According to researchers, Antarctica, although a tough place to work, is one of the best places on the globe to hunt for meteorites
Antarctica is a desert. Its dry climate limits the degree of weathering to the meteorites; along with this, its white landscape is ideal for meteorite hunting due to its dark appearance. Even when the black space rocks sink into the ice, the continuing churning motions of the glaciers’ against the rock help re-expose them near the surface of the continent’s blue ice fields.
Finding meteorites in Antarctica
An international team of four researchers led by Vinciane Debaille of the Université Libre de Bruxelles (FNRS-ULB), were the first to explore potential new meteorite sites mapped using satellite imagery by Veronica Tollenaar, a thesis student in glaciology at the ULB.
The team returned from the icy desert with five new meteorites including one that weighs 16.7 pounds/ 7.4 kg. Maria Valdes, a research scientist at the Field Museum and the University of Chicago, estimates that of the roughly 45,000 meteorites retrieved from Antarctica over the past century, only about a hundred or so are this size or larger.
“Size doesn’t necessarily matter when it comes to meteorites, and even tiny micrometeorites can be incredibly scientifically valuable,” says Valdes, “but of course, finding a big meteorite like this one is rare, and really exciting.”
“but of course, finding a big meteorite like this one is rare and really exciting”
Battling icy temperatures even in summer
“Going on an adventure exploring unknown areas is exciting”, Debaille commented, “but we also had to deal with the fact that the reality on the ground is much more difficult than the beauty of satellite images.” Despite timing their trip for Antarctica’s summertime in late December, temperatures stayed around 14° F (-10° C).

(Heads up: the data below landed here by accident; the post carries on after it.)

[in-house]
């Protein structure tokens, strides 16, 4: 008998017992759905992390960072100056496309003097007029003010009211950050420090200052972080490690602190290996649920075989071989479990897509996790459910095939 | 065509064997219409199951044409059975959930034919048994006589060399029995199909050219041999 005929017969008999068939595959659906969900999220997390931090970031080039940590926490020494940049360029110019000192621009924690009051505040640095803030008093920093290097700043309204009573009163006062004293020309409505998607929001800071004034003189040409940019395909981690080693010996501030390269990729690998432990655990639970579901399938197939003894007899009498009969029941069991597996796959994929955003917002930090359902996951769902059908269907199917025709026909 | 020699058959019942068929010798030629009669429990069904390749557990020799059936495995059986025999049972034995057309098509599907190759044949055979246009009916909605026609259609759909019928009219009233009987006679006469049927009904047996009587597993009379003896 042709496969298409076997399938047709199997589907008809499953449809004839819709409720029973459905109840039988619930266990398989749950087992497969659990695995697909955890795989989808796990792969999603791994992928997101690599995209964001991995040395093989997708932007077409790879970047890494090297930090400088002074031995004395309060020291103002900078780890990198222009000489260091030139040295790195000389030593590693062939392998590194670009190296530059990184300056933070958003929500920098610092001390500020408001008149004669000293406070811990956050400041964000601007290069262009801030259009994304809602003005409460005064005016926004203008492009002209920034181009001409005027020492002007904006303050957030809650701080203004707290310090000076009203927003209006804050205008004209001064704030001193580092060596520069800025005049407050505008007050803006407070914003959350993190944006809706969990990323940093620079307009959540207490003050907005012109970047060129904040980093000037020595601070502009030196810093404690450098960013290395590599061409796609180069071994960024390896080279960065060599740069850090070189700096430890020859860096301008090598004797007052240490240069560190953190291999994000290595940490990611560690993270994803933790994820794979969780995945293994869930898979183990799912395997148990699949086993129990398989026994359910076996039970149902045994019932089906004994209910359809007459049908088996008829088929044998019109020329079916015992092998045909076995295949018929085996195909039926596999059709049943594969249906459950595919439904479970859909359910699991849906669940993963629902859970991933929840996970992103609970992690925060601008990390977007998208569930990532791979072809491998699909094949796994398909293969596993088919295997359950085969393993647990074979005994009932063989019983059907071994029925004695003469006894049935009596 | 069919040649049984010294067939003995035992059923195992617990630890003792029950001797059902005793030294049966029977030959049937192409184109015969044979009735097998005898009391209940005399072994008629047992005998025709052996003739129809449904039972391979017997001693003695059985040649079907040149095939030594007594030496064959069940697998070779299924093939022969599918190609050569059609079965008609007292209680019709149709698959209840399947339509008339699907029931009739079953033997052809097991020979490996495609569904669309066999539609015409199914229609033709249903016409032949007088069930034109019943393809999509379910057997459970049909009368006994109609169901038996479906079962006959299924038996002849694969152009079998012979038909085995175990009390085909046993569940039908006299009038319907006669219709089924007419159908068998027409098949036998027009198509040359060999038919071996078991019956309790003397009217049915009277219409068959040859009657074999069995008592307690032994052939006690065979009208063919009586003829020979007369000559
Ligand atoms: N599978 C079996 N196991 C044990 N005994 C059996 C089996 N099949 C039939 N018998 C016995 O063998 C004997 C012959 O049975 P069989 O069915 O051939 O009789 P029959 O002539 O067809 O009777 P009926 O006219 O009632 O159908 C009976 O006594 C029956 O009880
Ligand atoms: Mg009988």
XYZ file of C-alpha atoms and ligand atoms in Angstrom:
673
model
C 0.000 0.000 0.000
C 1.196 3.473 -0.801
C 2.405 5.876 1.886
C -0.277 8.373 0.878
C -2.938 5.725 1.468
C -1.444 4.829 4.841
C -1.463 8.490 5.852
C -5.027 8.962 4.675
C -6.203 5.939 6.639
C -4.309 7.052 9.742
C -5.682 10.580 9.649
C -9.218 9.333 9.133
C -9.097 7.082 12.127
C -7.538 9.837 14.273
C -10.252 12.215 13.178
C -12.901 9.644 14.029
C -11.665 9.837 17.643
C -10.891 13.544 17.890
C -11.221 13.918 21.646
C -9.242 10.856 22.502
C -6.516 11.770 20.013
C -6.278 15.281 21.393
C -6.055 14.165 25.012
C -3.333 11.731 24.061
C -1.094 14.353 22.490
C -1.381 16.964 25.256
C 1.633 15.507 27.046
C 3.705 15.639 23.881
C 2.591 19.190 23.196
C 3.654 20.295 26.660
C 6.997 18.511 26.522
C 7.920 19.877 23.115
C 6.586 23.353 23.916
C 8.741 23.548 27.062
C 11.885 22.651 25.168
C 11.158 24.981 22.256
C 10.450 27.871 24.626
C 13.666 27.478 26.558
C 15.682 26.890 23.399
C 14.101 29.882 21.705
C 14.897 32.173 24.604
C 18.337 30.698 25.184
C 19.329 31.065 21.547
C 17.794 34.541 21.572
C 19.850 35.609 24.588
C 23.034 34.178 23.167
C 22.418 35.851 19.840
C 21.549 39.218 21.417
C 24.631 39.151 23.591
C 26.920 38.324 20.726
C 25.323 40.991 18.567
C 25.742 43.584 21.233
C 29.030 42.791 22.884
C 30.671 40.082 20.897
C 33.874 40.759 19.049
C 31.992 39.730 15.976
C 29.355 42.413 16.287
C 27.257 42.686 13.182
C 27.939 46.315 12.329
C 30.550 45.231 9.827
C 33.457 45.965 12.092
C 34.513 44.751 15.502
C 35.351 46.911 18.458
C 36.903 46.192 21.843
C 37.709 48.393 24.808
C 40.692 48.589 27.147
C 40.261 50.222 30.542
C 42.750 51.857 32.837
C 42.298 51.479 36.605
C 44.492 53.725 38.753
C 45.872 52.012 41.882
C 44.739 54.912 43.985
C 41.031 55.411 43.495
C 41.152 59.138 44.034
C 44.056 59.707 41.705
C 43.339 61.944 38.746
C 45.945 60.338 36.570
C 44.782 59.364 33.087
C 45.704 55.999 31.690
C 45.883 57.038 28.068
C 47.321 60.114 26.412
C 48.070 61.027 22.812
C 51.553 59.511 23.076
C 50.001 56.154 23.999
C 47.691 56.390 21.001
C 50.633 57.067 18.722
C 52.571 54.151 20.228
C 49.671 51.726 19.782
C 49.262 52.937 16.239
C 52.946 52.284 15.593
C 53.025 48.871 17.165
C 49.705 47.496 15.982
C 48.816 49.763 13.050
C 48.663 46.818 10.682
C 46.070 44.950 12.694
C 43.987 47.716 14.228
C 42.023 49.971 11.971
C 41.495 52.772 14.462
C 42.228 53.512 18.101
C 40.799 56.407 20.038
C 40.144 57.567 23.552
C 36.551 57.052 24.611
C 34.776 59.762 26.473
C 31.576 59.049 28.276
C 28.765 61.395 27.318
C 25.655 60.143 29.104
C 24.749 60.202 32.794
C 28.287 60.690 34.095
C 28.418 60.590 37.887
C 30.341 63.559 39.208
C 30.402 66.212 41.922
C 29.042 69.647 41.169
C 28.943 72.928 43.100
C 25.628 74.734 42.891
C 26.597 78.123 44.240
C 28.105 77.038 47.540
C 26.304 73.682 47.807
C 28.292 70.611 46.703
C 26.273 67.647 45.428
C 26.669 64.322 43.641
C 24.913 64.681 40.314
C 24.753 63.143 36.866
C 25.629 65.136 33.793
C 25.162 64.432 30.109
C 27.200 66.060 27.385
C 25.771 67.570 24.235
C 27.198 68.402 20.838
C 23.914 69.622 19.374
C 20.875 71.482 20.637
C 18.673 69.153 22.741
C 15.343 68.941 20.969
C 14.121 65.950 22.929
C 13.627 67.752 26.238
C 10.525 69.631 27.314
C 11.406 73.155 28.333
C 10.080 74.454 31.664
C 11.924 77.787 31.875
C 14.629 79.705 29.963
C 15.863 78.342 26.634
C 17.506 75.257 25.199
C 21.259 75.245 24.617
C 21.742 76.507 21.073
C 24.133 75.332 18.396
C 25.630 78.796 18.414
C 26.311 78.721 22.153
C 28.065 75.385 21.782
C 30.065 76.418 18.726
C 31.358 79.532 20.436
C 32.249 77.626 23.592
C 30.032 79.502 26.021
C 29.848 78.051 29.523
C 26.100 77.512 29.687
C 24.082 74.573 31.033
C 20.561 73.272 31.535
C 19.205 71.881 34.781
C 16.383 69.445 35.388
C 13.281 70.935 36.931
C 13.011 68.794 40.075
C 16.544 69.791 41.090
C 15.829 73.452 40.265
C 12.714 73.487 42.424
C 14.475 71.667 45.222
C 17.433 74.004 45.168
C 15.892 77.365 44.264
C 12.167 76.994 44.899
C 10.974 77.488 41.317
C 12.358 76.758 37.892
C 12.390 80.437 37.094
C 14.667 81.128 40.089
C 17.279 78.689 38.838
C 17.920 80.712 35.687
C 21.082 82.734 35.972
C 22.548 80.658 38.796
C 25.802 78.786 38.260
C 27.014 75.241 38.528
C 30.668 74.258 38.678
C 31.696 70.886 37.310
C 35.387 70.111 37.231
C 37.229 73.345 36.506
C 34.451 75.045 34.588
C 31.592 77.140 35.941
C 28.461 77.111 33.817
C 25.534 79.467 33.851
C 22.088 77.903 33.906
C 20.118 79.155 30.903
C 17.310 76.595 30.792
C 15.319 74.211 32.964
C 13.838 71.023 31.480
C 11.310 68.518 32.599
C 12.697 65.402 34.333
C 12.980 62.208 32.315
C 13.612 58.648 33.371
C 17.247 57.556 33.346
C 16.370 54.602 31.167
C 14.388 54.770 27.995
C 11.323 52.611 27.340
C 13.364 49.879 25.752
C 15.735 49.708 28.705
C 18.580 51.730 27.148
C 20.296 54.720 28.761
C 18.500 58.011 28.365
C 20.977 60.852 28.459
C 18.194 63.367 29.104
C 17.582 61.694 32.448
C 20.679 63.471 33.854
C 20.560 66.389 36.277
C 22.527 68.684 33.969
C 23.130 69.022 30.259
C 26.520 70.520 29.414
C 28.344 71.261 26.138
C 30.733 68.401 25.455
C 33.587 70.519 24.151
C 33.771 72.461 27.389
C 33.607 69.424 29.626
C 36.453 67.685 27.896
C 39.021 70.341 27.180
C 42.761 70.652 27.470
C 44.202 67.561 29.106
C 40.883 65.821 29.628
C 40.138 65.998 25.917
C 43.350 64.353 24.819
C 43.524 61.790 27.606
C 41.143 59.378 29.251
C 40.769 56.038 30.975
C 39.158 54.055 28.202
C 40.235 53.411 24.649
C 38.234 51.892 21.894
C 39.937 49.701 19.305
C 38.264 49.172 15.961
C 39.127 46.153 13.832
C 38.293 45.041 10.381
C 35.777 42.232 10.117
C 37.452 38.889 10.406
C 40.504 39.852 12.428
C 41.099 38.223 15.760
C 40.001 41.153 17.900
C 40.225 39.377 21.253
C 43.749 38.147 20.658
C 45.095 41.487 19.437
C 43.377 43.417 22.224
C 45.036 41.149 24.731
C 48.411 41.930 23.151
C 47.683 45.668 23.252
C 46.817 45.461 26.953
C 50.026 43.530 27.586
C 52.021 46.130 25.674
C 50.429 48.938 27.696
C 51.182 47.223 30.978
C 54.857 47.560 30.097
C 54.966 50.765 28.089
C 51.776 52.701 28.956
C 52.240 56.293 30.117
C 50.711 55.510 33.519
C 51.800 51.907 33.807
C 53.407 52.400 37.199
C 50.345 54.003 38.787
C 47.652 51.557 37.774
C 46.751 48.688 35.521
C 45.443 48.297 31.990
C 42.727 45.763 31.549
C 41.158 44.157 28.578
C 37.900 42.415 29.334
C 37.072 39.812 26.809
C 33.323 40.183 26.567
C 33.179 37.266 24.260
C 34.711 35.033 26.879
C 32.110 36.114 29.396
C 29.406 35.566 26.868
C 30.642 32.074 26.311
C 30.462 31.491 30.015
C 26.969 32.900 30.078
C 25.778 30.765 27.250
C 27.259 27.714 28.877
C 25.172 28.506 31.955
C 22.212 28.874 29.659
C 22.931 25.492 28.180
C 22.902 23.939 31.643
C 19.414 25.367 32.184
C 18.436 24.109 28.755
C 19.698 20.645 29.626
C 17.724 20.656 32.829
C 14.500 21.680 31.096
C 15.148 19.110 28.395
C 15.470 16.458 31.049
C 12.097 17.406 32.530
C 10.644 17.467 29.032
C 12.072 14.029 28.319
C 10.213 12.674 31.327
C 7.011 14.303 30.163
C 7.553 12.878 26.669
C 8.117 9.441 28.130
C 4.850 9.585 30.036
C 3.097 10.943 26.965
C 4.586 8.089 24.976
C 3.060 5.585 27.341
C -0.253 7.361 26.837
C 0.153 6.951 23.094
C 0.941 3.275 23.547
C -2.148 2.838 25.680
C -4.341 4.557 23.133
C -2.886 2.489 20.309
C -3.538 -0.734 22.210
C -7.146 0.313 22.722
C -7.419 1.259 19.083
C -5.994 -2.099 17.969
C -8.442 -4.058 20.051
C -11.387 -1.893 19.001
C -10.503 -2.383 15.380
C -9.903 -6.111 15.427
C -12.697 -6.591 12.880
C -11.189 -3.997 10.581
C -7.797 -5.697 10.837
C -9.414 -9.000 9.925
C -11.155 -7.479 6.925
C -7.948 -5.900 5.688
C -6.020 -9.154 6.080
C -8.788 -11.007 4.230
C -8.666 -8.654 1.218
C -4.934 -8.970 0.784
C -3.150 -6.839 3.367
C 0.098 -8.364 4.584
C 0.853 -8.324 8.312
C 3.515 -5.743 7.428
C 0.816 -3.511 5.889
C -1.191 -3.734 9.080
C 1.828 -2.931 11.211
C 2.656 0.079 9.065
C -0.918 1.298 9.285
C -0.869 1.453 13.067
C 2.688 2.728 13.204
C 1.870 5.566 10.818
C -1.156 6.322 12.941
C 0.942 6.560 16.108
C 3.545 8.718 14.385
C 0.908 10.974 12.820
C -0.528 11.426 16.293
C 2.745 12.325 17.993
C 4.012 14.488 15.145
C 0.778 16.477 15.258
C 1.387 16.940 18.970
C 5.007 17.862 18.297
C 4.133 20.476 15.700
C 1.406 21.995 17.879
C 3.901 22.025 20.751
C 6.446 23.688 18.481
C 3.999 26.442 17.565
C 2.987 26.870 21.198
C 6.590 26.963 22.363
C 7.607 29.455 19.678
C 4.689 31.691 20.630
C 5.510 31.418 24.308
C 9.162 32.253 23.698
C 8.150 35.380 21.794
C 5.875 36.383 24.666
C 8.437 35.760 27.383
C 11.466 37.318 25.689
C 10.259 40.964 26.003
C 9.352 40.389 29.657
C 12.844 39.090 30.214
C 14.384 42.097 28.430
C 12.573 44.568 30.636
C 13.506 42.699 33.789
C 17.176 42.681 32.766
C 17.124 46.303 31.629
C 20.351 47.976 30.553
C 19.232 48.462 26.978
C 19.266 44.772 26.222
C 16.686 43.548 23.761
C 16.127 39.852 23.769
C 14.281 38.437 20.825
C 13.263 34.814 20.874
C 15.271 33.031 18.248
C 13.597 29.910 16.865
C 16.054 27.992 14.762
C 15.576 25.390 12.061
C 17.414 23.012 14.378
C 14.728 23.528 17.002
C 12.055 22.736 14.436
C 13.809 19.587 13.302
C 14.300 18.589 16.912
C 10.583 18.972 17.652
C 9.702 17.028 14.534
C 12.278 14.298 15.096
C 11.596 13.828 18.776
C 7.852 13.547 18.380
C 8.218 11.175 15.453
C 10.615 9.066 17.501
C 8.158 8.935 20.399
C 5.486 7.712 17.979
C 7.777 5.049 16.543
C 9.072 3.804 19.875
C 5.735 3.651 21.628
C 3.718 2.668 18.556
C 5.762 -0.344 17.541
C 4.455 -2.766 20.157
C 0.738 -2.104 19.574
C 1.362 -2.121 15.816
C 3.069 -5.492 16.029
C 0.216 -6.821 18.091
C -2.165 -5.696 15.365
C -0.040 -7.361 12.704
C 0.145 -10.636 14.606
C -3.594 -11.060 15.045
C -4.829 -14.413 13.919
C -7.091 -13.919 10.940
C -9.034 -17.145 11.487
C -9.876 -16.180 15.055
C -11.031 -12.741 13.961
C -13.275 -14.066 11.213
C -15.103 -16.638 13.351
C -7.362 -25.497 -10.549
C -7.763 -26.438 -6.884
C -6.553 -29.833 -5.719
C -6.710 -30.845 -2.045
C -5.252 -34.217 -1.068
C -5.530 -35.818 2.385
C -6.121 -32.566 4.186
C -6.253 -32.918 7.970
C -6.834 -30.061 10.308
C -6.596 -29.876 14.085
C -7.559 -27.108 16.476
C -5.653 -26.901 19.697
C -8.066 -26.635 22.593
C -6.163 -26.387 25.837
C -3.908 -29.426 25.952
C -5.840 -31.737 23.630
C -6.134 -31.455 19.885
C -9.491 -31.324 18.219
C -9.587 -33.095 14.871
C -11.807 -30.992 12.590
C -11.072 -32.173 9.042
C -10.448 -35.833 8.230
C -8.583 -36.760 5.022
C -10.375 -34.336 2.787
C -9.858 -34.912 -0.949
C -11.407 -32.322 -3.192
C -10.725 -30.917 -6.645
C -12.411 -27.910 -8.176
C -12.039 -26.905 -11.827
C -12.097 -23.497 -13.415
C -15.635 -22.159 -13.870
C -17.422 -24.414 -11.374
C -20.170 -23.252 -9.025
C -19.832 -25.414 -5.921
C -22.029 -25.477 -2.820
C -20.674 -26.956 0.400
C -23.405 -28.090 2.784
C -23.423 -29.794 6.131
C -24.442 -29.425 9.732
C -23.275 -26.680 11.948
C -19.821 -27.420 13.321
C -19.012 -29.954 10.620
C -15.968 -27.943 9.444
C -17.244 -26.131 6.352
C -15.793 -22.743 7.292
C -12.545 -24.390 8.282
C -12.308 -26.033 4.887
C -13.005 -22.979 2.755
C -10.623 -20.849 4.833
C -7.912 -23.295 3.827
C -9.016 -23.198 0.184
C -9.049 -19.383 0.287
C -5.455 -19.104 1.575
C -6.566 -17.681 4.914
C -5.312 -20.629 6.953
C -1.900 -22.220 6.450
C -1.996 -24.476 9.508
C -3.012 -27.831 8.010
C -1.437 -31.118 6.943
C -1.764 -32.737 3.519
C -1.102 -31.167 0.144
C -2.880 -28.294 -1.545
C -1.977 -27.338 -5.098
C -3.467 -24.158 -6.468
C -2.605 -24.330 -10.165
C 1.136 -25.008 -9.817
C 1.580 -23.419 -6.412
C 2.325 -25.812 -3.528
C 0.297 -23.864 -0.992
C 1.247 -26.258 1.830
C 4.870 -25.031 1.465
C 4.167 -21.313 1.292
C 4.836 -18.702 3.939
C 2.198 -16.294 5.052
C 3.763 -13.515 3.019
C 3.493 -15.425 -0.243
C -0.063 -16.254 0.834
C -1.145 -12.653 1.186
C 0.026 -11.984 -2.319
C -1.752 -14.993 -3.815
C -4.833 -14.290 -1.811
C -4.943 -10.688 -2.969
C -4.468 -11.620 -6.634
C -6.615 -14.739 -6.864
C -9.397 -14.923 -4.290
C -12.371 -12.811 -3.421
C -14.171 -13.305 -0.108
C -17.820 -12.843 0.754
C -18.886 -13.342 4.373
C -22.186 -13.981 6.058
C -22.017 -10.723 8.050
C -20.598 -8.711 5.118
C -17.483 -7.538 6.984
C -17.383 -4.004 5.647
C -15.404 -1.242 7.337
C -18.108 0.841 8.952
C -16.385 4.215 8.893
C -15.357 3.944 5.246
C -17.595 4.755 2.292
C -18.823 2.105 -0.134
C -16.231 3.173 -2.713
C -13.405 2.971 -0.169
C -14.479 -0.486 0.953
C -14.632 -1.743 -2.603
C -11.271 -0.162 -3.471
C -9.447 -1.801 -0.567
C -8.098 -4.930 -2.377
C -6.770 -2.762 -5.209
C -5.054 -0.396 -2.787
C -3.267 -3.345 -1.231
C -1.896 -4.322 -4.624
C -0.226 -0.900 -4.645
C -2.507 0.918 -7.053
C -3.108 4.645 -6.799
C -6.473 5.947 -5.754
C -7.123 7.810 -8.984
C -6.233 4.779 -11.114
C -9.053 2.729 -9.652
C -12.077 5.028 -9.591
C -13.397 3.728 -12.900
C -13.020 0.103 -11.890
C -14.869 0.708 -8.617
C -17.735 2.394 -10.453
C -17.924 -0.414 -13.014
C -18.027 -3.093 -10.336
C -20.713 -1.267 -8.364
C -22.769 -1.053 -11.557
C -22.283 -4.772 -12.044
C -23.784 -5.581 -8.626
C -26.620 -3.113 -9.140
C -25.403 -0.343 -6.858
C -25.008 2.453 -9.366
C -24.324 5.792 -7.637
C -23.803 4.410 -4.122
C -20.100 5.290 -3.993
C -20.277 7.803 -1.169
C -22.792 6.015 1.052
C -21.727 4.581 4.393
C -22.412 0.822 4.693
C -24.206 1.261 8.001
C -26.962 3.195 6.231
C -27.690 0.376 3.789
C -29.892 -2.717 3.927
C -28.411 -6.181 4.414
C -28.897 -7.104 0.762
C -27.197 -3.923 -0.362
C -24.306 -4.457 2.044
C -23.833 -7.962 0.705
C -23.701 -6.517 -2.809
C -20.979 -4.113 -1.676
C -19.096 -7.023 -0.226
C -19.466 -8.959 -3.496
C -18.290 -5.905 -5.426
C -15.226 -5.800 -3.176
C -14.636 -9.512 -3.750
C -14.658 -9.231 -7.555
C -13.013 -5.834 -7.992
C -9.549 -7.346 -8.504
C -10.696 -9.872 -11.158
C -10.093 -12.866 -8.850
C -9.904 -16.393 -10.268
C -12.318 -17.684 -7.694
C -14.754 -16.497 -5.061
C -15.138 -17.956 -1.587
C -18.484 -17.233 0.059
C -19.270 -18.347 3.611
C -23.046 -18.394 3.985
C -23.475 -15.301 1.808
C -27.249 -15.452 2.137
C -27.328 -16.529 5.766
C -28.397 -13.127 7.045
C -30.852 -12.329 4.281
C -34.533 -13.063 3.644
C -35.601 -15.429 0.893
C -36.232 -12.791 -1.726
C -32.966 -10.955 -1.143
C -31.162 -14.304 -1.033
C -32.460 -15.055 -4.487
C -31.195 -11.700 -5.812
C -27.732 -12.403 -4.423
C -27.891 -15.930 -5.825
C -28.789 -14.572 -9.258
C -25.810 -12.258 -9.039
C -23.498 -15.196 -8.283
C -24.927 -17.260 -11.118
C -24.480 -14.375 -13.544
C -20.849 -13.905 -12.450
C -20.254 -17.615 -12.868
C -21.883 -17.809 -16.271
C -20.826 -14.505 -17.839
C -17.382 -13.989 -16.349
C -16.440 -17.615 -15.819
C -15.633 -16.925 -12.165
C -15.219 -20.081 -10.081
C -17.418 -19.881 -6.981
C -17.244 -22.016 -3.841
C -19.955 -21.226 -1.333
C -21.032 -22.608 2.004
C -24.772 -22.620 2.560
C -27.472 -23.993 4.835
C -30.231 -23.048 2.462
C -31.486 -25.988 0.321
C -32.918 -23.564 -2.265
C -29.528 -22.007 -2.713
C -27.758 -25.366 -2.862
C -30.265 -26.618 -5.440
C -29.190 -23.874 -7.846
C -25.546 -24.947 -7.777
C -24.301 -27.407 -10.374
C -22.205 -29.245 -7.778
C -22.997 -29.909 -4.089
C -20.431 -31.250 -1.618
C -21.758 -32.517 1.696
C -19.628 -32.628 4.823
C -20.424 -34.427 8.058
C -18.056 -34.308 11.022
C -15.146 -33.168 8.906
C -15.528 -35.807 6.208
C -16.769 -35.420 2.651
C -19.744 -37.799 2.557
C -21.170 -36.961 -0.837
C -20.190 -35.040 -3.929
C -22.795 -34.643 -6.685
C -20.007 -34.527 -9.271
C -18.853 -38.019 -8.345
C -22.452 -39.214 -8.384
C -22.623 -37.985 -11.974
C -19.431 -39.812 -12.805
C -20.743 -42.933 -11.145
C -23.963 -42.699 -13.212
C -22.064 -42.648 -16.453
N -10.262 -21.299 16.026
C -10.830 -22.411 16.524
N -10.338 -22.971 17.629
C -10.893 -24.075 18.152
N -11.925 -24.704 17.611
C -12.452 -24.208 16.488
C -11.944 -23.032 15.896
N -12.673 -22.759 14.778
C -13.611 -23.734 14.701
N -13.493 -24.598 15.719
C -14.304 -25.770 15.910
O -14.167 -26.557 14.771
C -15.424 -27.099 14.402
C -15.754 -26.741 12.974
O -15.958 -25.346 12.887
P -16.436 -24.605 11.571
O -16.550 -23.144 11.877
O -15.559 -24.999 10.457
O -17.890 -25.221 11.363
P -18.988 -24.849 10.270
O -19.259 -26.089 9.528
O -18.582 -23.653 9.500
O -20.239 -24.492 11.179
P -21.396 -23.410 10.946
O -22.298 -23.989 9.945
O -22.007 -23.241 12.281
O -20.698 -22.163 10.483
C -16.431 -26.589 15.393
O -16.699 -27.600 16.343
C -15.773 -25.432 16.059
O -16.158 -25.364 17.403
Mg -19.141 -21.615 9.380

Valdes noted that was actually colder in Chicago than it was in Antarctica, but spending days riding snowmobiles and trekking through ice fields and then sleeping in a tent made the Antarctic weather feel more extreme.
Meteorite hunting and continued analysis
The five meteorites recovered by the team will be analyzed at the Royal Belgian Institute of Natural Sciences. In the meantime, sediment potentially containing tiny micrometeorites has been divided among the researchers for individual study at their institutions.
Valdes says she’s eager to see what the analyses of the meteorites reveal, as “studying meteorites helps us better understand our place in the universe. The bigger a sample size we have of meteorites, the better we can understand our Solar System, and the better we can understand ourselves.”
studying meteorites helps us better understand our place in the universe
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